OverviewPeak 8506 dominates the skyline above the Squaw Valley. However, despite being an obvious landmark, it is not officially named. Located just west of Silver Peak, the summit can be reached within a couple hours.
Despite being located in a mountain wilderness, the peak is located just outside the Granite Chief Wilderness boundary. Getting to this peak requires some routefinding. The Granite Chief trail can be taken for the first 2+ miles and first 1,040 feet, but the rest of the way requires some moderate bushwhacking. Fortunately, the top of Peak 8506 is not far away from the trail, and the likelihood of getting lost is low.
Once at the summit, you will find great views toward the Granite Chief Wilderness, including Granite Chief, Needle Peak, and Lyon Peak. There From are also excellent views of Lake Tahoe, as well as views east towards Mount Rose and north towards the Castle Pass area. Finally, there are immediate views towards Tinker Knob and the mountain along the ridge between Peak 8506 and Tinker Knob.
Getting ThereThe Peak 8506 trailhead is the same starting point for Granite Chief. From Truckee or Reno, you take Interstate 80 to CA State Route 89 going south for 8.5 miles to Squaw Valley Road. Follow Squaw Valley Road Westward for a couple miles until you hit the center of the village. Take a right at the sign for the Olympic Valley Inn. Follow it past the entrance to the Inn. There is an parking area on the right right next to an unmarked trail.
RoutesThere are basically two route options to Peak 8506. Both require off-trail hiking and route-finding. However, both can be done in three or four hours.
For both trails, start by taking the trail from the parking lot for only a few minutes. Follow the trail as it heads to the left where it winds around and eventually hits a sign pointing towards the Granite Chief Trail. Follow the trail as it skirts up towards Peak 8506, which is in sight only part of the way. Continue up the trail as it enters an open slope. Here there will be the first wide open views of the mountains to the west, including the tram that heads up to the Alpine Meadows ski lift area as well as Granite Chief in the distance. Continue north up the trail further until you get to a cross over point at an elevation of approximately 7300', seen in the photo below.
From here, the two route options diverge.
Once at the rock cliffs in the photo, turn right and head up the steep slope. This involves gaining more than 800' of open forest and scree slope to the ridge between Peak 8426 (to the south) and Peak 8506 (to the north). The route to the ridge is very steep and can get overgrown. Be very careful on the way up. Once at the ridge, head left (north) towards Peak 8506 and descend down almost 200 feet. There are a bunch of large rock cliffs blocking the slope up to Peak 8506. Head below them up a steep slope. Eventually you will hit a large treeless meadow. The summit comes into view. There are basically two summits, close to the same height. It appears that the summit with the large stick with prayer flags is the true summit.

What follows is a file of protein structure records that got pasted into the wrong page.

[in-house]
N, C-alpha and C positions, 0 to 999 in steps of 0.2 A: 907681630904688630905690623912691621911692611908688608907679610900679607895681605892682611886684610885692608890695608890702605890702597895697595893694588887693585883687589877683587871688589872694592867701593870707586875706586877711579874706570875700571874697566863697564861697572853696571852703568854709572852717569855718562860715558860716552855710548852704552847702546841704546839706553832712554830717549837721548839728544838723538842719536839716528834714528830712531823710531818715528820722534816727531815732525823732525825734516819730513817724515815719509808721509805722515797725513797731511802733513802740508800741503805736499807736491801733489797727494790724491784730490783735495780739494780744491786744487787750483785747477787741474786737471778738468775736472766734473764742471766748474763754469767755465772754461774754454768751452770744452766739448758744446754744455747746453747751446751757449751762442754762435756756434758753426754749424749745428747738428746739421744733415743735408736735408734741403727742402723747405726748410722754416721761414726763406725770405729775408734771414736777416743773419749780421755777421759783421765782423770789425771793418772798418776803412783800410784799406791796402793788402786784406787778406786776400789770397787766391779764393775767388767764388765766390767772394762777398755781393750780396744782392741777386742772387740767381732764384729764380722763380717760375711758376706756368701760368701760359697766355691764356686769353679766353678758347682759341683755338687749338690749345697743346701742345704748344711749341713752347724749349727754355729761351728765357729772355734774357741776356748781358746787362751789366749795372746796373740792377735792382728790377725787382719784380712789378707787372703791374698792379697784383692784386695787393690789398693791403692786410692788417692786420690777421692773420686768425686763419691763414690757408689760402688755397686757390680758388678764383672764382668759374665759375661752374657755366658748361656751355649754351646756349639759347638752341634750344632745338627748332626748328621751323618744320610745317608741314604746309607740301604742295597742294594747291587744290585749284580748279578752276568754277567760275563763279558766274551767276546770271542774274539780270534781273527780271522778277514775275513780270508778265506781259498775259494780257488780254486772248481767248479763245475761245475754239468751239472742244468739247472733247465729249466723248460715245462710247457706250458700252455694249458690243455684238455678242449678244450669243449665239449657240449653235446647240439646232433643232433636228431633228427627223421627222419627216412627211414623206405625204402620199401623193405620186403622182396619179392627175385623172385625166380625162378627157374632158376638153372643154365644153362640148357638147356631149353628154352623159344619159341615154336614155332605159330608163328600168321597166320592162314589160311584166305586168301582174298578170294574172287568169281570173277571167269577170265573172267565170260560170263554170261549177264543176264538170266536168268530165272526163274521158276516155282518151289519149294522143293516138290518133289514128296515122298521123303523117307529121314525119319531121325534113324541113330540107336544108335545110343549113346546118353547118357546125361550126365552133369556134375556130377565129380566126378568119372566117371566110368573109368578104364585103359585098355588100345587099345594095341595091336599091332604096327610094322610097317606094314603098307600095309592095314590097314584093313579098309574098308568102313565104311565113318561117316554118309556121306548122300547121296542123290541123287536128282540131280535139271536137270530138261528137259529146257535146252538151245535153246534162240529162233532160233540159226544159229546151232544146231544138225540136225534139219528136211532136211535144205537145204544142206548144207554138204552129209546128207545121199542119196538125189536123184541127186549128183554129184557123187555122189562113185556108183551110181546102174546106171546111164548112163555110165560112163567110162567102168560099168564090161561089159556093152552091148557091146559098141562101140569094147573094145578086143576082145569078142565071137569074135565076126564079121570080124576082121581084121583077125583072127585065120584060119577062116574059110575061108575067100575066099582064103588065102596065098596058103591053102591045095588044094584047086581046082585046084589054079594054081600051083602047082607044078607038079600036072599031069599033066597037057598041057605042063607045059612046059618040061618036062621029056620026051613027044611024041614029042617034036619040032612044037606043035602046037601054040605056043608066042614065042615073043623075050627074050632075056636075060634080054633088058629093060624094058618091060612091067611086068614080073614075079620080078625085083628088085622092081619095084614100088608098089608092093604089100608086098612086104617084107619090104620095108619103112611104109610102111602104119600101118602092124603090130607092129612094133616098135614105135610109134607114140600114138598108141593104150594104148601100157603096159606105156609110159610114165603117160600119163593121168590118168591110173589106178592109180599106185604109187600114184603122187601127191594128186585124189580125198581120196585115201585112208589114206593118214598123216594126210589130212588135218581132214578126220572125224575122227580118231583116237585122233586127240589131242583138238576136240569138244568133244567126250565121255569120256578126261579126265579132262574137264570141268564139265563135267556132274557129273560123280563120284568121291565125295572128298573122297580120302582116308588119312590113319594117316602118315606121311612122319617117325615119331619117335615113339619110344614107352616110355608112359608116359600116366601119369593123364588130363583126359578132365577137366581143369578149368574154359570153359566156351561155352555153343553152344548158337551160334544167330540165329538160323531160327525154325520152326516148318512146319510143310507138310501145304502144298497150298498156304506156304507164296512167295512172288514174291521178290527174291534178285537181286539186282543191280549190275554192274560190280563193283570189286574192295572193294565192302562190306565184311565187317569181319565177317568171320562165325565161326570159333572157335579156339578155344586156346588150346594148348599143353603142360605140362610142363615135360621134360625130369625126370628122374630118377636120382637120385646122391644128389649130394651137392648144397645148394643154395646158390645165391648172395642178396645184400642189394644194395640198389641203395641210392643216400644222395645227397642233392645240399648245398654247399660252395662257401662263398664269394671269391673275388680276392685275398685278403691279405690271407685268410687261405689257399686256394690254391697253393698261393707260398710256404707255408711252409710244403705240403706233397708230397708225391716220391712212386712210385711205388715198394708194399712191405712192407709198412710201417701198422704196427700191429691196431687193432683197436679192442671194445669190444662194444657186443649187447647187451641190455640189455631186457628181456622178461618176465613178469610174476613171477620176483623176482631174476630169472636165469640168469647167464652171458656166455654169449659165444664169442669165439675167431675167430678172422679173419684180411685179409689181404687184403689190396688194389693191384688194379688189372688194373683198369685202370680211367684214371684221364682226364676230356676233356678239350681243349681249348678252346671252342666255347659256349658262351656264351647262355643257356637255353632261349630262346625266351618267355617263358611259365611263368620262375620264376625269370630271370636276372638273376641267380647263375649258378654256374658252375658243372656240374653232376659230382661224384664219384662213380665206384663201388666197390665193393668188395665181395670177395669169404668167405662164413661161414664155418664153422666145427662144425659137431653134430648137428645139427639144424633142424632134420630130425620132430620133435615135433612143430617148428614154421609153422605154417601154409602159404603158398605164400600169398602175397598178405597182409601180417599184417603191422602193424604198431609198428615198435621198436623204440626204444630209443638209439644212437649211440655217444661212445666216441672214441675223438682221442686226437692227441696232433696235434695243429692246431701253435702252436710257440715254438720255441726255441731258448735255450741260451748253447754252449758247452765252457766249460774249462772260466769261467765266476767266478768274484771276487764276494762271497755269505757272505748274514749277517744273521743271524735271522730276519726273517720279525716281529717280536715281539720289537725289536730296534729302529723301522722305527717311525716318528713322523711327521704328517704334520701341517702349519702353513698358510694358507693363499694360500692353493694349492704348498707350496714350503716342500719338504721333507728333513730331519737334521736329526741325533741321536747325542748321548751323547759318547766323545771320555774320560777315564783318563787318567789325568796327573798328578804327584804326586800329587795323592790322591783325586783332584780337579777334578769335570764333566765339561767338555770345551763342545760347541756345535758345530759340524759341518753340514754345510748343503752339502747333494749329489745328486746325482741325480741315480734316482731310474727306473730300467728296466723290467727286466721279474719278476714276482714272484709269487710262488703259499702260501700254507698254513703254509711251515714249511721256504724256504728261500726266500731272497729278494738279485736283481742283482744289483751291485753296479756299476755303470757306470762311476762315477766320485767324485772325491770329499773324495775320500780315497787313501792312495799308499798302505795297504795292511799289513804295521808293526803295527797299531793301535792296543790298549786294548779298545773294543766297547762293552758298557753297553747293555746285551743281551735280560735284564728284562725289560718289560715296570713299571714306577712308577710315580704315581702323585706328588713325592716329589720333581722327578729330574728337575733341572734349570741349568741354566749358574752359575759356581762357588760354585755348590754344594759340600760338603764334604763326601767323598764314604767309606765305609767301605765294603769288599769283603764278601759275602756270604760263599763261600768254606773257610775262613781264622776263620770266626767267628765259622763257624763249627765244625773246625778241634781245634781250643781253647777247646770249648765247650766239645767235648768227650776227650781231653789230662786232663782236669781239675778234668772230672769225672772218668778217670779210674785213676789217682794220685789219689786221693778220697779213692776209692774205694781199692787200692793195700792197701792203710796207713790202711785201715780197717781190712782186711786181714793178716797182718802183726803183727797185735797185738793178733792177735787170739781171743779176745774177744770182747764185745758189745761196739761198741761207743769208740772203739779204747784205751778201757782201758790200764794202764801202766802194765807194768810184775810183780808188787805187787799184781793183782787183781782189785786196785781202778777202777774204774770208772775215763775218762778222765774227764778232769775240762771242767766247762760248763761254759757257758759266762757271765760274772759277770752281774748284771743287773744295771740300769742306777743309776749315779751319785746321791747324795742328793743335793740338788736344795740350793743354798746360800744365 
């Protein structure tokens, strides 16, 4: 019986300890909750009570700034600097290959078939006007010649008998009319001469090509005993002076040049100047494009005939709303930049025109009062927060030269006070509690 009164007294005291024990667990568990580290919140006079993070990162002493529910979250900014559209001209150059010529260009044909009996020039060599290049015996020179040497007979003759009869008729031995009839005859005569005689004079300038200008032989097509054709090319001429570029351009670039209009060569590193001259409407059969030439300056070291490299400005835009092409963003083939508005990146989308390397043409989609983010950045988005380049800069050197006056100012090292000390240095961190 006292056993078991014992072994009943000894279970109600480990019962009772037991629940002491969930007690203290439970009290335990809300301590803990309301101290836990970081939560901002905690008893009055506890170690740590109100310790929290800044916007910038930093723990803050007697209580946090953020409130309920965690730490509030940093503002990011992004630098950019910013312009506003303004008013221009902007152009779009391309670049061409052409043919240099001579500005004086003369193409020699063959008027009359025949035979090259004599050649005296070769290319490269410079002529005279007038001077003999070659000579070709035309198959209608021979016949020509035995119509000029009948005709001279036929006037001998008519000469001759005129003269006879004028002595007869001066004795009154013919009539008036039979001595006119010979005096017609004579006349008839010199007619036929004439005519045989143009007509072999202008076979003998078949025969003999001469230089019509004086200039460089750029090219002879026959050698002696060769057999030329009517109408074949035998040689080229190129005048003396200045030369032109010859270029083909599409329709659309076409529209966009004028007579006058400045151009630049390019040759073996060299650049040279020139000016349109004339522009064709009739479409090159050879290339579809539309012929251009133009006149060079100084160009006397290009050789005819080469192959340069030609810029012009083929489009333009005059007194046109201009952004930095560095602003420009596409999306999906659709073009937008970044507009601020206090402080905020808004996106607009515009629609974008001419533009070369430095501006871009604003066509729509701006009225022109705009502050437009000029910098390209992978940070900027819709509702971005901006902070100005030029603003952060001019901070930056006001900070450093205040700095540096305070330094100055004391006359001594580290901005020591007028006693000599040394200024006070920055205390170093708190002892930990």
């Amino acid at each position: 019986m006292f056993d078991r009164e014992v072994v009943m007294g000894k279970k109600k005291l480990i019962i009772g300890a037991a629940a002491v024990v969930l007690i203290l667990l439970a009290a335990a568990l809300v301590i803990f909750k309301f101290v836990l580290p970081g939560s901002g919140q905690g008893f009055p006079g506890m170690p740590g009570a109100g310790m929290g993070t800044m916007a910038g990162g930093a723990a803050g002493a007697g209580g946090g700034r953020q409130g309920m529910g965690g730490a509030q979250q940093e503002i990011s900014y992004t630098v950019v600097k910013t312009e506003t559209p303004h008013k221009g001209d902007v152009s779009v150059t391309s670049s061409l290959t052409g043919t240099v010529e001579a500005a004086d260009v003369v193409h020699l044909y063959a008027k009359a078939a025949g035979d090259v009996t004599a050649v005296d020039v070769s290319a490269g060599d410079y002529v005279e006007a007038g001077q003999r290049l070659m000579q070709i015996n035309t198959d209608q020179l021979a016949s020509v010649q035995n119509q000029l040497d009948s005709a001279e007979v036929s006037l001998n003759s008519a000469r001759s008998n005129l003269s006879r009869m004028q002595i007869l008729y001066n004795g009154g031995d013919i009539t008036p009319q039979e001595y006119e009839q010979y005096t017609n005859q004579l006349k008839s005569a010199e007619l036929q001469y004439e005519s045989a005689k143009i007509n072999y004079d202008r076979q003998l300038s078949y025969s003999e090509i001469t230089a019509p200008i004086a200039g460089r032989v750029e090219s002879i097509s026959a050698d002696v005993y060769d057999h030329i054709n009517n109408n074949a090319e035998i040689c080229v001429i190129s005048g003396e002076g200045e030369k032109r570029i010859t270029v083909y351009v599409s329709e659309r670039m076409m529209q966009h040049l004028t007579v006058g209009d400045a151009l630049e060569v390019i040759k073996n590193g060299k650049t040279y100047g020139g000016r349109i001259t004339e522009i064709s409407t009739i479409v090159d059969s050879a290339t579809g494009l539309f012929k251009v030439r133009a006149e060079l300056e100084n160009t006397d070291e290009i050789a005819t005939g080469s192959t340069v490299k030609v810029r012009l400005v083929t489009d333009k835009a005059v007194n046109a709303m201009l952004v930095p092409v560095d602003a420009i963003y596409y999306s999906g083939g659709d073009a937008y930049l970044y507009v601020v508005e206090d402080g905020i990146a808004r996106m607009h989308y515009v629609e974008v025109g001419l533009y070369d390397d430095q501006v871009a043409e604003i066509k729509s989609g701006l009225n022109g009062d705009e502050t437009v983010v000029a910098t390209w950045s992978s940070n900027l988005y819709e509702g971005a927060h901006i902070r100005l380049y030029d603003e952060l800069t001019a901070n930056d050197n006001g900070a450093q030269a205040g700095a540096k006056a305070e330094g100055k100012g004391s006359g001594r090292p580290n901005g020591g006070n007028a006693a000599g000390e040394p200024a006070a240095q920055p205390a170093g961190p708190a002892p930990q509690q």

The total distance to the summit via this route is about 3 miles. Elevation gain from the trailhead to the summit is approximately 2,450 feet.
For the 2nd route, instead of turning right, continue up the Granite Chief Trail as it heads west below the rock cliffs. After about 1/4 mile, you will be at a point just above the cliffs. Notice on the right side of the trail is an open spot heading up the mountain side. It is shown in the photo below.
Head up the steep slope to the top of the ridge. It will take a good 30 minutes or so to get up there. Peak 8506 is to the northeast. That might prompt you to head to the right. However, a better option is to simply stay straight. If you head too far right, you reach the edge of the mountain, and have to bushwhack. The best option to is to go as high as you can go, and then head back east towards Peak 8506. Once on top of the ridge, the route is self explanatory. Head eastward up the open meadow to the summit.
The total distance to the summit via this route is about 3 1/4 miles. Elevation gain from the trailhead to the summit is approximately 2,250 feet.
Regardless of the route you take on the way up the mountain, it is generally safer to descend via Route 2. Be careful in routefinding, but head generally south-southwest. Do not head too far west. As long as you are losing elevation, and following the path of least resistance, you should find your way back to the Granite Chief Trail.
Another option for the descent is to include Silver Peak 8,424' via a traverse. In total, this only adds a little over a mile to the total hike. The traverse is a bit tricky, but not too difficult. Here is a trip report describing the route.